David Cauldwell


David CauldwellComment

It didn’t matter that it was winter, that the temperature during the day wasn’t going to get above freezing. It didn’t matter either that I’d never been hiking in serious snow before, let alone in snow shoes. 

What awaited on that alpine plateau in Victoria (in Australia’s high country) was a cabaret of dancing snowgums. Alive, these trees have red, yellow, green and grey trunks. The colour is accentuated in snowfall; moisture seems to saturate the hues. What really took my breath away is when I reached a section of dead snowgums. They were so vibrant in death, their silver branches reaching out towards each other as if desperately trying to reconnect. All of the branches in this forest were turned in towards each other. It was like one massive party except all of the attendees were dead.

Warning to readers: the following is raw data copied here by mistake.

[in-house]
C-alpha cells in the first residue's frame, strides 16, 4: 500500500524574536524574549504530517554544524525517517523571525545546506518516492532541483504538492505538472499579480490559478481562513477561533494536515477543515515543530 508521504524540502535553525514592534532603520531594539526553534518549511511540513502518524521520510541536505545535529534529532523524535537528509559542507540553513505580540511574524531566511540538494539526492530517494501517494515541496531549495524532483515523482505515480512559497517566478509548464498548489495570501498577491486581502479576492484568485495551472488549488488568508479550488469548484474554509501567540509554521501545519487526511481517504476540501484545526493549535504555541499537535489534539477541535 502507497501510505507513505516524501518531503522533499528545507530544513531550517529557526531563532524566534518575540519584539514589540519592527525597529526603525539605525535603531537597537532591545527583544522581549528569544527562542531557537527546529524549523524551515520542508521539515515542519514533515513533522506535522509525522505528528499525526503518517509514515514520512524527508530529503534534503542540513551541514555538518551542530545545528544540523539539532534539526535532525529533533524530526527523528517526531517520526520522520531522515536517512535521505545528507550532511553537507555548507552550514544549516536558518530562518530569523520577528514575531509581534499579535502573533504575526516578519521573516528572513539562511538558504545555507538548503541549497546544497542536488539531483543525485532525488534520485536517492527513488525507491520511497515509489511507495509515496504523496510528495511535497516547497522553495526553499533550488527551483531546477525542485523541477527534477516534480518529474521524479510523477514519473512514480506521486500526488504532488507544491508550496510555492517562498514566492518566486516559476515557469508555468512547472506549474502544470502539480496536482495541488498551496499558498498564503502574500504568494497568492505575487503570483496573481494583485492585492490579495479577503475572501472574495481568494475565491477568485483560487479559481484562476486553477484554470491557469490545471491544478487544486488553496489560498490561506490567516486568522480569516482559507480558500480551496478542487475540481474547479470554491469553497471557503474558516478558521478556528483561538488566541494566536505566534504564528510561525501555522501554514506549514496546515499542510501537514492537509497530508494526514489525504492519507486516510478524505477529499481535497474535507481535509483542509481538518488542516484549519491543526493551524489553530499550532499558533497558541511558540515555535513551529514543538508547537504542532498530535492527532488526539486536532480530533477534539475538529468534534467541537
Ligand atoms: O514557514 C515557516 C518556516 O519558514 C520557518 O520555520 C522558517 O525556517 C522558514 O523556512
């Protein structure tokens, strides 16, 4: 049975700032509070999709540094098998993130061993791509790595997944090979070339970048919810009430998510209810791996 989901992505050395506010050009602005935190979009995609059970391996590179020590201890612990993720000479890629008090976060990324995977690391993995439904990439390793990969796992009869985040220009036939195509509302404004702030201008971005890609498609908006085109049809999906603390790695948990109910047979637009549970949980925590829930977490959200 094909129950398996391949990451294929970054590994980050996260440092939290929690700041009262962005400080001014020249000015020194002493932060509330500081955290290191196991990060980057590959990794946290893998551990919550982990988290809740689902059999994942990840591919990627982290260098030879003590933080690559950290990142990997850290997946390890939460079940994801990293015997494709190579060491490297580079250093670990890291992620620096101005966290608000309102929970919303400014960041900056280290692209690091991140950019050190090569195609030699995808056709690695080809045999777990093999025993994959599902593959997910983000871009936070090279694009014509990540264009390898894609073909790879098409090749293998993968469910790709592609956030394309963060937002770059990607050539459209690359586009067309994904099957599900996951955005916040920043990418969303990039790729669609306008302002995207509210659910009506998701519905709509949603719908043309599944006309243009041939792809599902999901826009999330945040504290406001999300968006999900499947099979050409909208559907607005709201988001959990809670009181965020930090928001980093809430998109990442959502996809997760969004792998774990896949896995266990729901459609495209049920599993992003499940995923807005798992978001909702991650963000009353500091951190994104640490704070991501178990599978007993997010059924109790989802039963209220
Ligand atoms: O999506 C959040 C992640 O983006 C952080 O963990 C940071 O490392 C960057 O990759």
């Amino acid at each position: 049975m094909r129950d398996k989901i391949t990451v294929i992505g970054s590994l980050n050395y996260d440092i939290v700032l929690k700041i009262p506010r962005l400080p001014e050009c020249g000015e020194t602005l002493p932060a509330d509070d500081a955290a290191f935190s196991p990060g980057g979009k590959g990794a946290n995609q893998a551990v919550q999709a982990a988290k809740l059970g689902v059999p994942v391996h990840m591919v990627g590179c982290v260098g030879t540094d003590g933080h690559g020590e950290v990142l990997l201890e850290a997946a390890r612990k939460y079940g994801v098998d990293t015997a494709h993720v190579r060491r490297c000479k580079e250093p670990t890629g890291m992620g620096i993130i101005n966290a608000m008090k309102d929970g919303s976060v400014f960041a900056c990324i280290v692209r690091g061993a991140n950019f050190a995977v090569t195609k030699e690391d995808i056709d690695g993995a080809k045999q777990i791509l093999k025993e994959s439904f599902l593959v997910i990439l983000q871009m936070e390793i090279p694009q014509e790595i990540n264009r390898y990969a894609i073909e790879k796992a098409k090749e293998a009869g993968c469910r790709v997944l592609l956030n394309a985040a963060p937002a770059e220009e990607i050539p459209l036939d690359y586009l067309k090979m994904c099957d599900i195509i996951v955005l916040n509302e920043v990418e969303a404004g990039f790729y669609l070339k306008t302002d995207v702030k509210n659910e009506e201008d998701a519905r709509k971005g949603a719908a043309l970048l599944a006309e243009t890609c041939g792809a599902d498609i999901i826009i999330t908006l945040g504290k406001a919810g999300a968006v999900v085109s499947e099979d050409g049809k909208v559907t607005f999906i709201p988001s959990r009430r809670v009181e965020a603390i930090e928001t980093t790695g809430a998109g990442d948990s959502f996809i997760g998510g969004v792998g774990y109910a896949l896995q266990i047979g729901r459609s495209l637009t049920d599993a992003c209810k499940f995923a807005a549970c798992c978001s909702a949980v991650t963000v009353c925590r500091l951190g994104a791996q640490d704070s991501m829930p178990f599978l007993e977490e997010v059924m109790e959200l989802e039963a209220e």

I sat in this forest for a while and got a sense of the spirits in these trees, still so present even though they were in various states of decay. Thank you to the snowgums for reminding me that life doesn’t stop after death. 


In the death I will seek thee
Through the cavernous tickle of your root system
Ushering me off to my next post
Will I be held sentinel once more?
I hope to dance
So in death the cabaret begins
With silver limbs I’ll carousel ingl the afterlife
Long after the last leaf lost
The snow shall fall to celebrate this life in death
And then
In one sun-drenched moment
To the tune of an alpine parrot
And a cockatoo ripping off bark
We’ll unite in death
And our branches will touch once again

What experiences have you had to reaffirm that it’s not necessarily lights out after death? Drop me a note (preferably before you drop dead)...